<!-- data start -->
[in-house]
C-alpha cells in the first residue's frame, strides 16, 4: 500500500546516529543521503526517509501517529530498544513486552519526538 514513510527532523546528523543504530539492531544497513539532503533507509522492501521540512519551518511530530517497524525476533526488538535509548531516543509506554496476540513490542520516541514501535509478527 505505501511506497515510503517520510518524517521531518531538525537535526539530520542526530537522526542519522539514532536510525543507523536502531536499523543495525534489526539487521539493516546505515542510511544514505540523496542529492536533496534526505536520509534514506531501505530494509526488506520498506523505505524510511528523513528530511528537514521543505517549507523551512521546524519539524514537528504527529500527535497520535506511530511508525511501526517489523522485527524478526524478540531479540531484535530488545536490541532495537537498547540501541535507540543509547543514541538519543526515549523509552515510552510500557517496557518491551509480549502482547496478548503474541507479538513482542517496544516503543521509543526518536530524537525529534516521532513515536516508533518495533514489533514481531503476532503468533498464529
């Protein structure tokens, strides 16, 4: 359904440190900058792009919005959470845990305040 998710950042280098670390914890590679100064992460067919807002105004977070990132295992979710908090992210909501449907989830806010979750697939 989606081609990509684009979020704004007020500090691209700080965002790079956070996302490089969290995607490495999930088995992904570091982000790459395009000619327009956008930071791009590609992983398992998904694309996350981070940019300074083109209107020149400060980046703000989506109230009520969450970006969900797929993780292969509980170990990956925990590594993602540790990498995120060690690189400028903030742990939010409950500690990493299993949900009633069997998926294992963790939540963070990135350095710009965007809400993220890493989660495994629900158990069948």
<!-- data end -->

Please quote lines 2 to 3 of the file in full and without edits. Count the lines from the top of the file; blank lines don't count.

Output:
C-alpha cells in the first residue's frame, strides 16, 4: 500500500546516529543521503526517509501517529530498544513486552519526538 514513510527532523546528523543504530539492531544497513539532503533507509522492501521540512519551518511530530517497524525476533526488538535509548531516543509506554496476540513490542520516541514501535509478527 505505501511506497515510503517520510518524517521531518531538525537535526539530520542526530537522526542519522539514532536510525543507523536502531536499523543495525534489526539487521539493516546505515542510511544514505540523496542529492536533496534526505536520509534514506531501505530494509526488506520498506523505505524510511528523513528530511528537514521543505517549507523551512521546524519539524514537528504527529500527535497520535506511530511508525511501526517489523522485527524478526524478540531479540531484535530488545536490541532495537537498547540501541535507540543509547543514541538519543526515549523509552515510552510500557517496557518491551509480549502482547496478548503474541507479538513482542517496544516503543521509543526518536530524537525529534516521532513515536516508533518495533514489533514481531503476532503468533498464529
């Protein structure tokens, strides 16, 4: 359904440190900058792009919005959470845990305040 998710950042280098670390914890590679100064992460067919807002105004977070990132295992979710908090992210909501449907989830806010979750697939 989606081609990509684009979020704004007020500090691209700080965002790079956070996302490089969290995607490495999930088995992904570091982000790459395009000619327009956008930071791009590609992983398992998904694309996350981070940019300074083109209107020149400060980046703000989506109230009520969450970006969900797929993780292969509980170990990956925990590594993602540790990498995120060690690189400028903030742990939010409950500690990493299993949900009633069997998926294992963790939540963070990135350095710009965007809400993220890493989660495994629900158990069948």